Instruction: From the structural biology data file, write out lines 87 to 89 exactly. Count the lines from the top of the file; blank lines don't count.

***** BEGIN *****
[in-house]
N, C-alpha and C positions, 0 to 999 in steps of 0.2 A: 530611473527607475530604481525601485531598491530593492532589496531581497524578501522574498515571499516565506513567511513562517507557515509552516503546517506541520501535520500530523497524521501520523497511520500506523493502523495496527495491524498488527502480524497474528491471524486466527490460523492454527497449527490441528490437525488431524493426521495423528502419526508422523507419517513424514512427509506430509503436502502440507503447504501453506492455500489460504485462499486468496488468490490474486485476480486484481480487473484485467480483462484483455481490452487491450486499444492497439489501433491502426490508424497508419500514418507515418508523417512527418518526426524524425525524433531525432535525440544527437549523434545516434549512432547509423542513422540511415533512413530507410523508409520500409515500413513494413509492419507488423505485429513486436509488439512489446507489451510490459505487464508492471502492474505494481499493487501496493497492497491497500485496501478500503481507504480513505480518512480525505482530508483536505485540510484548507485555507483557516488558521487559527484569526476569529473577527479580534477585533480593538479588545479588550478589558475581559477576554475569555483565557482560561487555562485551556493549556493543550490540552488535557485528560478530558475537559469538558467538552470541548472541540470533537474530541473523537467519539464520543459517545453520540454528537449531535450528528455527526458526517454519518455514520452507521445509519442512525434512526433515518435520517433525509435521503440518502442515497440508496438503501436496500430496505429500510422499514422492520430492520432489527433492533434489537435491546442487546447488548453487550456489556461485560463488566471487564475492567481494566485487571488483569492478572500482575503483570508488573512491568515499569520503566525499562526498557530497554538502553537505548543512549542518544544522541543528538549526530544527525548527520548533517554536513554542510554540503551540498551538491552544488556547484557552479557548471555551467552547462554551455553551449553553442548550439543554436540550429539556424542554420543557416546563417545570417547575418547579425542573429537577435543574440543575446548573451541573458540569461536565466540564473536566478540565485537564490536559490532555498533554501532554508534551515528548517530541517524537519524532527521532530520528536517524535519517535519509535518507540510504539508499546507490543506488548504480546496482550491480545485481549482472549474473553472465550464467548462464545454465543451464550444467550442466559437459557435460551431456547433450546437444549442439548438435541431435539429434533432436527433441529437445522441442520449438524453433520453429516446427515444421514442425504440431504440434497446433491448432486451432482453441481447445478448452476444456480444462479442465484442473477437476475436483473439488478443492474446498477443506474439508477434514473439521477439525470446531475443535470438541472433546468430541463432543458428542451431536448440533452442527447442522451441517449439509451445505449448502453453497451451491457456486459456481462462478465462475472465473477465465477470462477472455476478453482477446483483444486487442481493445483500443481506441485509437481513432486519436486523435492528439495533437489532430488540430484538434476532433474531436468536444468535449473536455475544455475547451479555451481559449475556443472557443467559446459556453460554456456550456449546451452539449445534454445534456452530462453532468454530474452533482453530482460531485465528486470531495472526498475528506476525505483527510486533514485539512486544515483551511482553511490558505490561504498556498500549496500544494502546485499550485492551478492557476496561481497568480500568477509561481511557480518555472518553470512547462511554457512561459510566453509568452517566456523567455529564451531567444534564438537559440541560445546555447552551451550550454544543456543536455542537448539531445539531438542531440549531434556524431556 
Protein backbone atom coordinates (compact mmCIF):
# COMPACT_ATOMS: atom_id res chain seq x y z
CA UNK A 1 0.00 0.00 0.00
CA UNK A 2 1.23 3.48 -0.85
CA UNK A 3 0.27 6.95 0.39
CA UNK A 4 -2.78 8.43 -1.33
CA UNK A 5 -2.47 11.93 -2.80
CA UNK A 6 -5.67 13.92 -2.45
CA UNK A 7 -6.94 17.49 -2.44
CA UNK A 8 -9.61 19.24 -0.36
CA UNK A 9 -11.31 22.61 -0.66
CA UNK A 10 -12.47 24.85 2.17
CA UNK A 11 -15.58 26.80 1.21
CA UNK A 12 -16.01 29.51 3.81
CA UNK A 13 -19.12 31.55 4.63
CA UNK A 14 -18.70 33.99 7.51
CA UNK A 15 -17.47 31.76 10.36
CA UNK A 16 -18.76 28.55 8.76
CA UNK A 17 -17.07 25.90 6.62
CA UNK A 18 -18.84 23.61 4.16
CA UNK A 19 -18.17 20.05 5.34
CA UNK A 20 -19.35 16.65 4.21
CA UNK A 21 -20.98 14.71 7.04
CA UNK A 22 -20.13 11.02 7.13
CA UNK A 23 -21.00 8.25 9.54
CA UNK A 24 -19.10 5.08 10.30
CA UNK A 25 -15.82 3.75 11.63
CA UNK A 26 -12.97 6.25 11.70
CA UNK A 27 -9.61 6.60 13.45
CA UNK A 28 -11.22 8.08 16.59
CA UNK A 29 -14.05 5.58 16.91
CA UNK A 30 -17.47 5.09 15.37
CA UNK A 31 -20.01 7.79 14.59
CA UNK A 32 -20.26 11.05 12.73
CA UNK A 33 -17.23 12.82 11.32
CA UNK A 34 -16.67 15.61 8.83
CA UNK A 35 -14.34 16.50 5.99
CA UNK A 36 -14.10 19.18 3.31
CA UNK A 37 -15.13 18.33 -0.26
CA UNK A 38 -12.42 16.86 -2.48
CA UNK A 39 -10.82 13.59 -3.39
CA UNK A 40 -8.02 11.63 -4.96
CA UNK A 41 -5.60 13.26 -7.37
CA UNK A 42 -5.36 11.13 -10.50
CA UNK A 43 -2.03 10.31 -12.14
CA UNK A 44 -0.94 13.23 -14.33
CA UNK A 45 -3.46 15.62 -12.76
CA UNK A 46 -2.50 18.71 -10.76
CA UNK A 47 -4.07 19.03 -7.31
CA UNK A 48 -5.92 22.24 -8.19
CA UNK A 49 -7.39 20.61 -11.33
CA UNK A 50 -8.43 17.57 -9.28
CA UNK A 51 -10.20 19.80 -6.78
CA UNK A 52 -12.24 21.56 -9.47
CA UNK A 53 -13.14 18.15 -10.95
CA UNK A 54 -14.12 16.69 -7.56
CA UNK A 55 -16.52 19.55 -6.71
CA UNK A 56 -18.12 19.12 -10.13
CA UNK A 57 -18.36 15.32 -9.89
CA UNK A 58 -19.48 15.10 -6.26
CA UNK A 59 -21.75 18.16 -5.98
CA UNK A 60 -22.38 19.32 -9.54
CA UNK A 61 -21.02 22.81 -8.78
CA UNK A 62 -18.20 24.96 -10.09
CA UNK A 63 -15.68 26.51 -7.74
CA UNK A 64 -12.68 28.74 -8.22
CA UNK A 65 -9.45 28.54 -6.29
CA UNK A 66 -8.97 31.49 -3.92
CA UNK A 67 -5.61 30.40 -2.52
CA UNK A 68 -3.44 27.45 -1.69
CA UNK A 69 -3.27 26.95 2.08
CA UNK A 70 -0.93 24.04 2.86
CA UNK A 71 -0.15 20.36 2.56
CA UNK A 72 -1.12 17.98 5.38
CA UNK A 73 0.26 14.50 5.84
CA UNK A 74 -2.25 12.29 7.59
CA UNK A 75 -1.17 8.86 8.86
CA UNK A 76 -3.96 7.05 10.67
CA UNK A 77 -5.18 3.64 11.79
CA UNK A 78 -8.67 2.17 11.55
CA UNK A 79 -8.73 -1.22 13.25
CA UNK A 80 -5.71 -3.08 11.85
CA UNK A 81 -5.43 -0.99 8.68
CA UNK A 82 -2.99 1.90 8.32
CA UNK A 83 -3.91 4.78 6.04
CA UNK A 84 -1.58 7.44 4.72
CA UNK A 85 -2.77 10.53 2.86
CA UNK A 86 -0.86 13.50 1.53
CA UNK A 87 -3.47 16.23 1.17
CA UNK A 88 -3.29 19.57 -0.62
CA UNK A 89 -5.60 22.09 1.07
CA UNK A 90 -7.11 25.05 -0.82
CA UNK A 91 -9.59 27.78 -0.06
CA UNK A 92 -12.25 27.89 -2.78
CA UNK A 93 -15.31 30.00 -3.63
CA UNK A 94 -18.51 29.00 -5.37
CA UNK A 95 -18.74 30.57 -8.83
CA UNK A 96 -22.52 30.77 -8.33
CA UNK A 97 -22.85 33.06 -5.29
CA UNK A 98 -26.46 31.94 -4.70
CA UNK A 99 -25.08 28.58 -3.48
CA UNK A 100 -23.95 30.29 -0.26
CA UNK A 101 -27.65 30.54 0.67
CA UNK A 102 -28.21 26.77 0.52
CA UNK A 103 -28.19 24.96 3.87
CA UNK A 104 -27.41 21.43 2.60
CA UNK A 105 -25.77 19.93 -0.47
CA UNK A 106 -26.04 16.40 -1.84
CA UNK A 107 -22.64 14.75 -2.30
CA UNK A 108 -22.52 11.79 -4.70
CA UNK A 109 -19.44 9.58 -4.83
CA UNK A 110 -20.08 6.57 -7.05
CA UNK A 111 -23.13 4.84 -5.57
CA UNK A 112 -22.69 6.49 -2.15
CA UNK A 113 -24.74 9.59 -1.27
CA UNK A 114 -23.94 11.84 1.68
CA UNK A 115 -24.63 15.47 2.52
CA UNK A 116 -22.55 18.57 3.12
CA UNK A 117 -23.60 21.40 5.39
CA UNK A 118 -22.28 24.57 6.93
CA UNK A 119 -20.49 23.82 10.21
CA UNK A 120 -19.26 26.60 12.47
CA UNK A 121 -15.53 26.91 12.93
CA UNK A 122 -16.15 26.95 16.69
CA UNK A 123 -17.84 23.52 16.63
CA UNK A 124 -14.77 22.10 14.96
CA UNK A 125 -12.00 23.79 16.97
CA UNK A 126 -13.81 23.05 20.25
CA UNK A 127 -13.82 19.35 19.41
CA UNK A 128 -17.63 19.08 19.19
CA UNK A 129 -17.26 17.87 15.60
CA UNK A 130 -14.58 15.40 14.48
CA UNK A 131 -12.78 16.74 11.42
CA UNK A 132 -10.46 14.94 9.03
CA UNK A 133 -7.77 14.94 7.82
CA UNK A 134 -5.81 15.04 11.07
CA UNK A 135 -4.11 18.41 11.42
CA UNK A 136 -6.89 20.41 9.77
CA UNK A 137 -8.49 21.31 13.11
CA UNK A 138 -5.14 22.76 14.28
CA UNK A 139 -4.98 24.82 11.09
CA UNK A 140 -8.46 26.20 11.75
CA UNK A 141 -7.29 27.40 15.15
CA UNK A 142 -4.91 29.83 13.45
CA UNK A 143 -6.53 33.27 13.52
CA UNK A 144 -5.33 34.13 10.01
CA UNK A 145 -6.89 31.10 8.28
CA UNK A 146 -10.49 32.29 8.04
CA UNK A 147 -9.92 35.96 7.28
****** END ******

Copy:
CA UNK A 83 -3.91 4.78 6.04
CA UNK A 84 -1.58 7.44 4.72
CA UNK A 85 -2.77 10.53 2.86